Saint Andrews Static Language ⇝

St Andrews Static Language


(SASL) A functional programming language designed by Professor David Turner in 1976 whilst at St. Andrews University. SASL is a derivative of ISWIM with infinite data structures. It is fully lazy but weakly typed. It was designed for teaching functional programming, with very simple syntax.

Example syntax:

 def fac n =
    n = 0 -> 1 ; n x fac(n-1)

A version of the expert system EMYCIN has been written in SASL.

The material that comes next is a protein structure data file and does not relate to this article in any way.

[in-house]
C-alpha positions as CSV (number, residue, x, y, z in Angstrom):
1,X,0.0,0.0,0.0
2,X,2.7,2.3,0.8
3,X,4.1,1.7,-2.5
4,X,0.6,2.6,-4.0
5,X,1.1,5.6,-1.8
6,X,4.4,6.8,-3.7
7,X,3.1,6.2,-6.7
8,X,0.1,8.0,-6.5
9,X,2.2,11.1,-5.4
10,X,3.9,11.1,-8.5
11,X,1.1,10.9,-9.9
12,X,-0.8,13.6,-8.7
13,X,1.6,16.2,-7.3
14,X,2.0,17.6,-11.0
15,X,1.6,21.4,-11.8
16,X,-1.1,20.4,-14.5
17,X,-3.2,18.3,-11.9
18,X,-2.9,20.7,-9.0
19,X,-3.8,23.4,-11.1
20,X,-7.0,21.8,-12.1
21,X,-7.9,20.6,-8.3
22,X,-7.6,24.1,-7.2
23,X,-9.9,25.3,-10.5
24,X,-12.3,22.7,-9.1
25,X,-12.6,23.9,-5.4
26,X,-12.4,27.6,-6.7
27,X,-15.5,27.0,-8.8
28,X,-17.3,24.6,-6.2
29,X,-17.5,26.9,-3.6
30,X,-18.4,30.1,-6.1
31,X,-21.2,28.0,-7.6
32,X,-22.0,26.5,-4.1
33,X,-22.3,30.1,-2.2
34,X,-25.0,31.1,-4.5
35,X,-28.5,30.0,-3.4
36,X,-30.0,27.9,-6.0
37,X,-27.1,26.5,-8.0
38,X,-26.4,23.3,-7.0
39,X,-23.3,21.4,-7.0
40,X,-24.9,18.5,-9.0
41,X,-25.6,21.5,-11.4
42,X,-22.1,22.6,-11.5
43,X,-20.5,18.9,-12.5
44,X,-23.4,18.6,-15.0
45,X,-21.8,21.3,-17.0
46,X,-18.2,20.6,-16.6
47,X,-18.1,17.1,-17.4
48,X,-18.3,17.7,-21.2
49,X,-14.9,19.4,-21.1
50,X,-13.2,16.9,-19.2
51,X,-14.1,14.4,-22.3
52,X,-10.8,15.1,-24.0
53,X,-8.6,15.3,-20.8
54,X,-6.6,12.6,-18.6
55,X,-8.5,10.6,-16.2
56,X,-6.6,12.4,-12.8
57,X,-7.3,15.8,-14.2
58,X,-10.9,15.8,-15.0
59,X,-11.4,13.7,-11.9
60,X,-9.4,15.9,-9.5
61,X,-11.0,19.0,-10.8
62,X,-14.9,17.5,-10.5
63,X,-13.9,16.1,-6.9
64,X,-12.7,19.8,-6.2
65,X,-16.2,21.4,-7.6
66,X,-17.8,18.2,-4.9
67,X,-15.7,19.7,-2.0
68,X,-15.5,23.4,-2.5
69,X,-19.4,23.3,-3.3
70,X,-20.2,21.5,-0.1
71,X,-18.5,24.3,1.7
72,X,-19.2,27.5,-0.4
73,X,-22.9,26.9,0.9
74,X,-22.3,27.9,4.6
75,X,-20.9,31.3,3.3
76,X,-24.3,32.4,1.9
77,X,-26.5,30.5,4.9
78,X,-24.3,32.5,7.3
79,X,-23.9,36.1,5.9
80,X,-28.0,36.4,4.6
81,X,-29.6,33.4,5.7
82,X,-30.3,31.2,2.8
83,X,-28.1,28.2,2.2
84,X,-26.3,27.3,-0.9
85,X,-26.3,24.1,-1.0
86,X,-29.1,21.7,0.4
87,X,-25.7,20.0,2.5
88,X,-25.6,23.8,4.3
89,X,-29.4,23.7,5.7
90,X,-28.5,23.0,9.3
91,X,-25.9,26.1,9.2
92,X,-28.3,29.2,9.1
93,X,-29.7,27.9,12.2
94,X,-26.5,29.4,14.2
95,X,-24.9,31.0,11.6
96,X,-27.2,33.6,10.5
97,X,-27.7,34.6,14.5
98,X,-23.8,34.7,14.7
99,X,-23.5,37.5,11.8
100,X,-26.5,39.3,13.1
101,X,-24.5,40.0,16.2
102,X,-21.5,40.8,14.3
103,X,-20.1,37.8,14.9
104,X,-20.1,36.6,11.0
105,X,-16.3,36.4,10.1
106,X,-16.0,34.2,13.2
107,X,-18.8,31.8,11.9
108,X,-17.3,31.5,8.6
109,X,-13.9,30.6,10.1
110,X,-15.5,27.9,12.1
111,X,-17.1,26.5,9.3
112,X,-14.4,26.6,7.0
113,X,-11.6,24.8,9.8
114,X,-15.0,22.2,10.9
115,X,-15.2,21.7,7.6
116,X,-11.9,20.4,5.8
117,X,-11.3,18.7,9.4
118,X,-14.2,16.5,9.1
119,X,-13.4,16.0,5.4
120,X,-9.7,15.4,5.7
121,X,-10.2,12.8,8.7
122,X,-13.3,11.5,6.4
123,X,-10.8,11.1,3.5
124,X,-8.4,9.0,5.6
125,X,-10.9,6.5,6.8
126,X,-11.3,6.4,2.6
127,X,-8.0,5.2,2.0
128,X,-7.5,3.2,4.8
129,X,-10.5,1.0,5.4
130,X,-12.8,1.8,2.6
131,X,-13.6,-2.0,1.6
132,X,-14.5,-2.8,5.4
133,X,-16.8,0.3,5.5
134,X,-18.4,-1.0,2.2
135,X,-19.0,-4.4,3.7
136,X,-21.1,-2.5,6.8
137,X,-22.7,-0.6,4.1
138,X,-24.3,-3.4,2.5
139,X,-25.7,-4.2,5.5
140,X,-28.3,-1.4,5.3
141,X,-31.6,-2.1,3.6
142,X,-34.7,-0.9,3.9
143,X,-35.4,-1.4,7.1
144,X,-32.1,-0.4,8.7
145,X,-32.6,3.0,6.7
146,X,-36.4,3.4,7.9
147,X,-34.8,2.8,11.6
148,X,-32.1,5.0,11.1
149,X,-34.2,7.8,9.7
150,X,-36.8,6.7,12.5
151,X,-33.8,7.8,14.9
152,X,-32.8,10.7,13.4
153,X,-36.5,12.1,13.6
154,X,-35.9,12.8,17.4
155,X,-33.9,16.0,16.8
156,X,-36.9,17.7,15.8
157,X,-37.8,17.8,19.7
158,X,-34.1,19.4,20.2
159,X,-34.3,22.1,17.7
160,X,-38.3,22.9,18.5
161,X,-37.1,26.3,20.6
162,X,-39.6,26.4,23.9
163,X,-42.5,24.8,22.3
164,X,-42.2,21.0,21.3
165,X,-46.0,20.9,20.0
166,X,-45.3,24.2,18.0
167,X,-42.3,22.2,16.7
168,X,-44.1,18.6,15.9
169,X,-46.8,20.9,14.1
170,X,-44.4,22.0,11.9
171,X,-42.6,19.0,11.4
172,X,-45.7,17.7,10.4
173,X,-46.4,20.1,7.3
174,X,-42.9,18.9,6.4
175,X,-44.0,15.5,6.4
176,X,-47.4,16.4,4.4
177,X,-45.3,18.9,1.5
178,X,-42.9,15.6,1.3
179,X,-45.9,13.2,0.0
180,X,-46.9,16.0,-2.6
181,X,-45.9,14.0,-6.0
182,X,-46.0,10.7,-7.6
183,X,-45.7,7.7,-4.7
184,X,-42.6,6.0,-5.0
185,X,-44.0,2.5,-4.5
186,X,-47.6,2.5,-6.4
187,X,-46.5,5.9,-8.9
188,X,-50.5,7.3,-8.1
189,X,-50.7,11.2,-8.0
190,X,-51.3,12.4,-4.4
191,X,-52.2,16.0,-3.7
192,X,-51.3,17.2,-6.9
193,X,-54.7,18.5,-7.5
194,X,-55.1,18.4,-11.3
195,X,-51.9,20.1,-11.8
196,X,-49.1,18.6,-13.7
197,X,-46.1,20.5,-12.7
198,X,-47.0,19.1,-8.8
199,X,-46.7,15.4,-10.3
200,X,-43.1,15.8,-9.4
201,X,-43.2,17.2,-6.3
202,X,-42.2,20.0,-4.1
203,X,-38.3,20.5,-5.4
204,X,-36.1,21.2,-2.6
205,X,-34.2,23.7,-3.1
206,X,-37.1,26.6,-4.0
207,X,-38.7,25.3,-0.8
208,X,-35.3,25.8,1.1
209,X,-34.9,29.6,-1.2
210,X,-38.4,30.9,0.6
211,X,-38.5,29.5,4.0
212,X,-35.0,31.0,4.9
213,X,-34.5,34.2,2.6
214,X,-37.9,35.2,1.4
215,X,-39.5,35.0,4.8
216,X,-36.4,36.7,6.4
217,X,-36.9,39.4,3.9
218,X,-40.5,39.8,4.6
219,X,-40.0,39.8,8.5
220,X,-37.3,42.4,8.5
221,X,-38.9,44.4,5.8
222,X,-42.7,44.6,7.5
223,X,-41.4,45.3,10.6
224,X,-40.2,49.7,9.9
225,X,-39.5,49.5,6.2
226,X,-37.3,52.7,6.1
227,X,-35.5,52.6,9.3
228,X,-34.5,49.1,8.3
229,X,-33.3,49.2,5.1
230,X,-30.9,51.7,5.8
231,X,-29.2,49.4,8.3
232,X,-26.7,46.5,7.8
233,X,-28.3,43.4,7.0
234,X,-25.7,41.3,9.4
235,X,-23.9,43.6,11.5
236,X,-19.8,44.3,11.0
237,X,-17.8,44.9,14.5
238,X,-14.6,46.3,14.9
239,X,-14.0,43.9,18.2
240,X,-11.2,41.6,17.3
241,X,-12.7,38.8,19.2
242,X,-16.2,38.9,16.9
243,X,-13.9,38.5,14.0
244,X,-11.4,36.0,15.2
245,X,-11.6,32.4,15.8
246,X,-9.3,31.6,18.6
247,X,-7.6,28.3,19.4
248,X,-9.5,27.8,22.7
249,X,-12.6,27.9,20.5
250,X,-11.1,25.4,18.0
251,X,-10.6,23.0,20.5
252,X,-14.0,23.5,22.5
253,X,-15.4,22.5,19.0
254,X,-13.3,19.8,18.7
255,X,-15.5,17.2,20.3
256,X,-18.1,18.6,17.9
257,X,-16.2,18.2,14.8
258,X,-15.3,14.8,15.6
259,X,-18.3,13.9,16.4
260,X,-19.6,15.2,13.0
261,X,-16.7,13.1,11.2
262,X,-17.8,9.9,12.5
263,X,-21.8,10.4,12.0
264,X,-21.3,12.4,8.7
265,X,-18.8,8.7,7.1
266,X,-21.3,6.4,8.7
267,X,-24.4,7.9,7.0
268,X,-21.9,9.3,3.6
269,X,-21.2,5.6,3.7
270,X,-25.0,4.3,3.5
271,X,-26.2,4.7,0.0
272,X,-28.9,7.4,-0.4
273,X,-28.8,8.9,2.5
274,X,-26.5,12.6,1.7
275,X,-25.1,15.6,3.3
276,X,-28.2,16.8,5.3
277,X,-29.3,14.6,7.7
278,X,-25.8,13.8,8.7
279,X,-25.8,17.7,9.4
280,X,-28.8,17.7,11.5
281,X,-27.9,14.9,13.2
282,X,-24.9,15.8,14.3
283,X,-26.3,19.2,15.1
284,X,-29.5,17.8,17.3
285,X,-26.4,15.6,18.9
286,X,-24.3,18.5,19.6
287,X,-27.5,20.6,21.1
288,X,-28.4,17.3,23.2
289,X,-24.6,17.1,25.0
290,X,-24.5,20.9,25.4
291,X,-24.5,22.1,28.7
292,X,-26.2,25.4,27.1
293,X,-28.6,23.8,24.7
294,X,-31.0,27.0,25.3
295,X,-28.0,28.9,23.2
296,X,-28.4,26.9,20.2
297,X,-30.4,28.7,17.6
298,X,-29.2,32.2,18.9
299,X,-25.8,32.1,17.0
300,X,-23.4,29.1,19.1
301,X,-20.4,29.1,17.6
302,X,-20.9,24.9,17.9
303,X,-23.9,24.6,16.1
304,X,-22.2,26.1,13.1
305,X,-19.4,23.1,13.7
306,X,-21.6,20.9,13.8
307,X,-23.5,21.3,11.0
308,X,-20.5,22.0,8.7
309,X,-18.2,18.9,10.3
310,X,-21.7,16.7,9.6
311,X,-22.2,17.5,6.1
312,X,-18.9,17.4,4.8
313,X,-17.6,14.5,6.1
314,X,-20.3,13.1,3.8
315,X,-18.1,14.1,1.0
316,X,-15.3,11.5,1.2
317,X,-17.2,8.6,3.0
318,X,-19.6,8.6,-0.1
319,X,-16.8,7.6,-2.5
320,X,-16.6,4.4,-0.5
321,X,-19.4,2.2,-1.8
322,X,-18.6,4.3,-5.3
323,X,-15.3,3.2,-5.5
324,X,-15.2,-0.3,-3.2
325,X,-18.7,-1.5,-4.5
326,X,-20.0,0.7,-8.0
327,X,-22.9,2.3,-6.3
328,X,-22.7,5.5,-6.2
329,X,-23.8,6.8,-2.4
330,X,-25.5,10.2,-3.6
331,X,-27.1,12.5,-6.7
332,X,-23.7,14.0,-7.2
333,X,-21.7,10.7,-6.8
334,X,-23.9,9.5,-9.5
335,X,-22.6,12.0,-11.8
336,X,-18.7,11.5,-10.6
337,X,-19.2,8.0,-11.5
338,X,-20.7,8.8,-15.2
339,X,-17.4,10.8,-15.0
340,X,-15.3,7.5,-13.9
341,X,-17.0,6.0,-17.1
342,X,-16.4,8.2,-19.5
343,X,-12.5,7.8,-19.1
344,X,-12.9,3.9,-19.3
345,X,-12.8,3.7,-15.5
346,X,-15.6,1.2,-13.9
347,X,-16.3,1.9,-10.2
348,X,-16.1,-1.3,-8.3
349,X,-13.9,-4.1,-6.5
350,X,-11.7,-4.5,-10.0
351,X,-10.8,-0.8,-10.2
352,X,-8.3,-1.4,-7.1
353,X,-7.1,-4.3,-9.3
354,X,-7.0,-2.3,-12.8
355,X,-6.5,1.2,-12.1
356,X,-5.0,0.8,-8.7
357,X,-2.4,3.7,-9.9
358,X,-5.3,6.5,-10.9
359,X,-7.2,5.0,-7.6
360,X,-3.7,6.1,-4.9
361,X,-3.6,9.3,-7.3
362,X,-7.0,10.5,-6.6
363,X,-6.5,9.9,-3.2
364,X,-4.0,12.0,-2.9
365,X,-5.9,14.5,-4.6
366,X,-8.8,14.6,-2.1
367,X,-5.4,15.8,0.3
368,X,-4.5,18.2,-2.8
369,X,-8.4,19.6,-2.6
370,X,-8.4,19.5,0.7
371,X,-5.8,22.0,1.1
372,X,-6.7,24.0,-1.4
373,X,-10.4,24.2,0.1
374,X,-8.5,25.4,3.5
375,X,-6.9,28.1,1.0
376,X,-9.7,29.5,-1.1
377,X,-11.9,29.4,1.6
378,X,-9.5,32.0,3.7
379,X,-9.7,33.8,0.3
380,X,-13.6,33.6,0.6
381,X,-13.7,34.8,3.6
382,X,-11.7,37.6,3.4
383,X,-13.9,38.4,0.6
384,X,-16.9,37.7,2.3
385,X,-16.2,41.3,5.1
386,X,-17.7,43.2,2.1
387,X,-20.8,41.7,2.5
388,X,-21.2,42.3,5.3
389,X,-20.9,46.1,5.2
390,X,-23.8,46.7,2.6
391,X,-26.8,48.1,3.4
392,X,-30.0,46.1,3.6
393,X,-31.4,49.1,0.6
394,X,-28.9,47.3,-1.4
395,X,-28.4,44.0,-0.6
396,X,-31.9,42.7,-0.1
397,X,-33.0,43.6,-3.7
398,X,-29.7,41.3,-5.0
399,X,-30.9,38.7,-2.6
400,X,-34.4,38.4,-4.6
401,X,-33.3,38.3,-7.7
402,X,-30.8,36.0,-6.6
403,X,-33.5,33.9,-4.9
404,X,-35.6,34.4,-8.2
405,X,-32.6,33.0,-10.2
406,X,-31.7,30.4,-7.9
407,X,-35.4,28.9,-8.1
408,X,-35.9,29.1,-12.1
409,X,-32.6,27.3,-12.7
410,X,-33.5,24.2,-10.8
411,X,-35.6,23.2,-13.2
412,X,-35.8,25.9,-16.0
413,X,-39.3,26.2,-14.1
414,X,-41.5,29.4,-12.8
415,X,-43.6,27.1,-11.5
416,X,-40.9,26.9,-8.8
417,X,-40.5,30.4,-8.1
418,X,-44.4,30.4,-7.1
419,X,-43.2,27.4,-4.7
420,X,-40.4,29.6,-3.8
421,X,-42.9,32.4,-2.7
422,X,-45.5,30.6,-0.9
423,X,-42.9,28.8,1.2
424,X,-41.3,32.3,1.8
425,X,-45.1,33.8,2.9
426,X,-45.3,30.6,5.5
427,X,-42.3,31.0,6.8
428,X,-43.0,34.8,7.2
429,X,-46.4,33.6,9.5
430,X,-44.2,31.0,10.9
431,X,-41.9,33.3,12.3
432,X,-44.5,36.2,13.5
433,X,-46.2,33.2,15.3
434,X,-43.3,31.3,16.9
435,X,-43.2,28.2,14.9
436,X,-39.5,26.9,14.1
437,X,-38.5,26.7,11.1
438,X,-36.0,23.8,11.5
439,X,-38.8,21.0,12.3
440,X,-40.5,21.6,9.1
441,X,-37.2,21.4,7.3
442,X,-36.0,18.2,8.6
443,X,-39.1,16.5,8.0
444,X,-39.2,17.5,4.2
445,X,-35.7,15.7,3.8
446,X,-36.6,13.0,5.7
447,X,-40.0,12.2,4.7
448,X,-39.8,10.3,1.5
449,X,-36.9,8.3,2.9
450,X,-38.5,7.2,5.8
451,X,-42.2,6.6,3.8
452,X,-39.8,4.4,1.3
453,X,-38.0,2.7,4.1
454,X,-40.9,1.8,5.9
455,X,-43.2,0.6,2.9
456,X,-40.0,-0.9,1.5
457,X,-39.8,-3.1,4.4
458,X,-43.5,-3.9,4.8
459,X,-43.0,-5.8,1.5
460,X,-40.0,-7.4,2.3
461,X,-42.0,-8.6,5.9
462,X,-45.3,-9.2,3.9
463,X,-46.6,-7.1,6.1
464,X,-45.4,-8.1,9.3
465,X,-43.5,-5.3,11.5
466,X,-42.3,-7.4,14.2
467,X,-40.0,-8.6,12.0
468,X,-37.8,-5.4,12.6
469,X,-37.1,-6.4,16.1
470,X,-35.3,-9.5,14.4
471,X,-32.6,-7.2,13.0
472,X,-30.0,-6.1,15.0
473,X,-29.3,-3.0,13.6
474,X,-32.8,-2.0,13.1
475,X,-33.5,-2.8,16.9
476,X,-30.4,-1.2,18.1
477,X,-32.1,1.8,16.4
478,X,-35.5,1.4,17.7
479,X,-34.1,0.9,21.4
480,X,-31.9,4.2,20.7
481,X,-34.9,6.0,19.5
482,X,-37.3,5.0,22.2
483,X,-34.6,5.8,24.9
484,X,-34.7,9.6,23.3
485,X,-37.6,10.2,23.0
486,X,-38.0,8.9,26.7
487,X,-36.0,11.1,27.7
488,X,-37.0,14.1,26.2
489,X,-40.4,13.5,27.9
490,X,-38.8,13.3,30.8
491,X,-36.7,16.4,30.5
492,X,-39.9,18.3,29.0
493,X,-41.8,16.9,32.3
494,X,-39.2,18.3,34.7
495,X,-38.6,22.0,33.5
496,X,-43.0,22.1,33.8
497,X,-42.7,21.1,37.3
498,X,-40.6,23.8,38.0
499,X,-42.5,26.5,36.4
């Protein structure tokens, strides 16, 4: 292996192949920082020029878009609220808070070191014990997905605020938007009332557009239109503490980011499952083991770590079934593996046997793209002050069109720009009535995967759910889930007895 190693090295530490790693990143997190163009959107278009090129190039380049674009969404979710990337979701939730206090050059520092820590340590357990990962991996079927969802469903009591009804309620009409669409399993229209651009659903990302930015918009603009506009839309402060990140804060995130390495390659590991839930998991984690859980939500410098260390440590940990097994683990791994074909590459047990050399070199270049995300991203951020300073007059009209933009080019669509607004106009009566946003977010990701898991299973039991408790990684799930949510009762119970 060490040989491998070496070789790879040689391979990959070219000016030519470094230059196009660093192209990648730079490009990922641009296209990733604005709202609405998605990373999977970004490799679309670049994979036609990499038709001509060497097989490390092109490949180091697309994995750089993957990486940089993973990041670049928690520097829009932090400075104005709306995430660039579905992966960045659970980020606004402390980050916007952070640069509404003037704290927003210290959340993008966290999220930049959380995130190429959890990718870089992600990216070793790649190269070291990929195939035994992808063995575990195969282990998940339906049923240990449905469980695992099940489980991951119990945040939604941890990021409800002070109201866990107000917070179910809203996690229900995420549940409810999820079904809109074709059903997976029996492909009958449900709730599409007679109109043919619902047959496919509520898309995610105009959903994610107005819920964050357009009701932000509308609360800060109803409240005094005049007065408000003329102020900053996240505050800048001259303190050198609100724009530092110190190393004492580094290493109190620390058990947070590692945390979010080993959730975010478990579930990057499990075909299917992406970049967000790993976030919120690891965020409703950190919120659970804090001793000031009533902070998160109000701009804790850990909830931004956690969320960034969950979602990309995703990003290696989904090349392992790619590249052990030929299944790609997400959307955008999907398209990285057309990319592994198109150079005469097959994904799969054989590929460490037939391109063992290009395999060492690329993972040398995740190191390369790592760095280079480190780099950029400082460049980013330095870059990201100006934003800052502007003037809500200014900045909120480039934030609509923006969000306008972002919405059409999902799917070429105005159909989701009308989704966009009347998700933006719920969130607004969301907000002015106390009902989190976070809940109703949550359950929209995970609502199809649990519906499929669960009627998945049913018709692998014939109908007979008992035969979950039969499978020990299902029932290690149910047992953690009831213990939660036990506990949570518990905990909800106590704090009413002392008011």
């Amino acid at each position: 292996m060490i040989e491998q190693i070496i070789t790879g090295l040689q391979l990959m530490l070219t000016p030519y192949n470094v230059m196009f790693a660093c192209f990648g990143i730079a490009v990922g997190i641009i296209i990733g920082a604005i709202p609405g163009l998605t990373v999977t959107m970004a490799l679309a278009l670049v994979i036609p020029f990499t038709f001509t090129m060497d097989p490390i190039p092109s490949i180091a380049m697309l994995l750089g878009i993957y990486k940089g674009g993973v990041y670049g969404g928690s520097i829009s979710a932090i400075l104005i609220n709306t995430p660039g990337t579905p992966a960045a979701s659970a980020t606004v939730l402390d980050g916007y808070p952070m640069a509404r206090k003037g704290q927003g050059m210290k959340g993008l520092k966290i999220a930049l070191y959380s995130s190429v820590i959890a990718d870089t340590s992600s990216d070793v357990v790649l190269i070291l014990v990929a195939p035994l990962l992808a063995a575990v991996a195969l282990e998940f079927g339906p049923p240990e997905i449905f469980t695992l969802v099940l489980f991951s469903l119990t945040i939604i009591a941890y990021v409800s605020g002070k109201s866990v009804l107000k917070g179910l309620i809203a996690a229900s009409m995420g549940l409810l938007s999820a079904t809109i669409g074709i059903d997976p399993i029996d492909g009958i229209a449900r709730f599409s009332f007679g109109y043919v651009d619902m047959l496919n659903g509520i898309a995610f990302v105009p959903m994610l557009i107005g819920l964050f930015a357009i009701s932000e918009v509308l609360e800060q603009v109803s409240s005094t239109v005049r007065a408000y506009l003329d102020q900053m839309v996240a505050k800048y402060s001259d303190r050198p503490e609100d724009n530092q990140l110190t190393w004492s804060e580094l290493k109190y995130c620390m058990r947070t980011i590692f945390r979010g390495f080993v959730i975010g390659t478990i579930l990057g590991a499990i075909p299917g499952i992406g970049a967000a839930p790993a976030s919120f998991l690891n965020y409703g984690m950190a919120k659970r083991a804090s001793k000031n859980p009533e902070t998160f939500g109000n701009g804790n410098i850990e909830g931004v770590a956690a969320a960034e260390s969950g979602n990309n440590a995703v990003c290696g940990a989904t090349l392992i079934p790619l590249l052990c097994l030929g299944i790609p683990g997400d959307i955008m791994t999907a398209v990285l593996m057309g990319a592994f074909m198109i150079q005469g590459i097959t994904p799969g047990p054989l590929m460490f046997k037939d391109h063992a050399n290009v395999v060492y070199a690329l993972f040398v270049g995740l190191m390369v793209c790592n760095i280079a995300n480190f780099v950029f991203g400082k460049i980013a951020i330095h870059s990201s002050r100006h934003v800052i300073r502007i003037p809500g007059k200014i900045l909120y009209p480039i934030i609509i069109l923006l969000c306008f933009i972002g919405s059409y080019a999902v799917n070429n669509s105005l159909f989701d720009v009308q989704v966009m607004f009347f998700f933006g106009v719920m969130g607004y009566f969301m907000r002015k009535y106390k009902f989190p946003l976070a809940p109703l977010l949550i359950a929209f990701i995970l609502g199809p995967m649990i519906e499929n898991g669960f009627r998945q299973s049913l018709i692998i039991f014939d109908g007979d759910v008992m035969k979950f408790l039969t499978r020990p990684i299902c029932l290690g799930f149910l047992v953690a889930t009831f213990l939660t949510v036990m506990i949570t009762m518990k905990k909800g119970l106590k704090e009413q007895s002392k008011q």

SASL was originally known as "St Andrews Standard Language". Not to be confused with SISAL. See also Kamin's interpreters.

["A New Implementation Technique for Applicative Languages", D.A. Turner, Soft Prac & Exp 8:31-49 (1979)].

Last updated: 2007-03-21

Nearby terms:

St Andrews Static LanguageStanford Artificial Intelligence Laboratory

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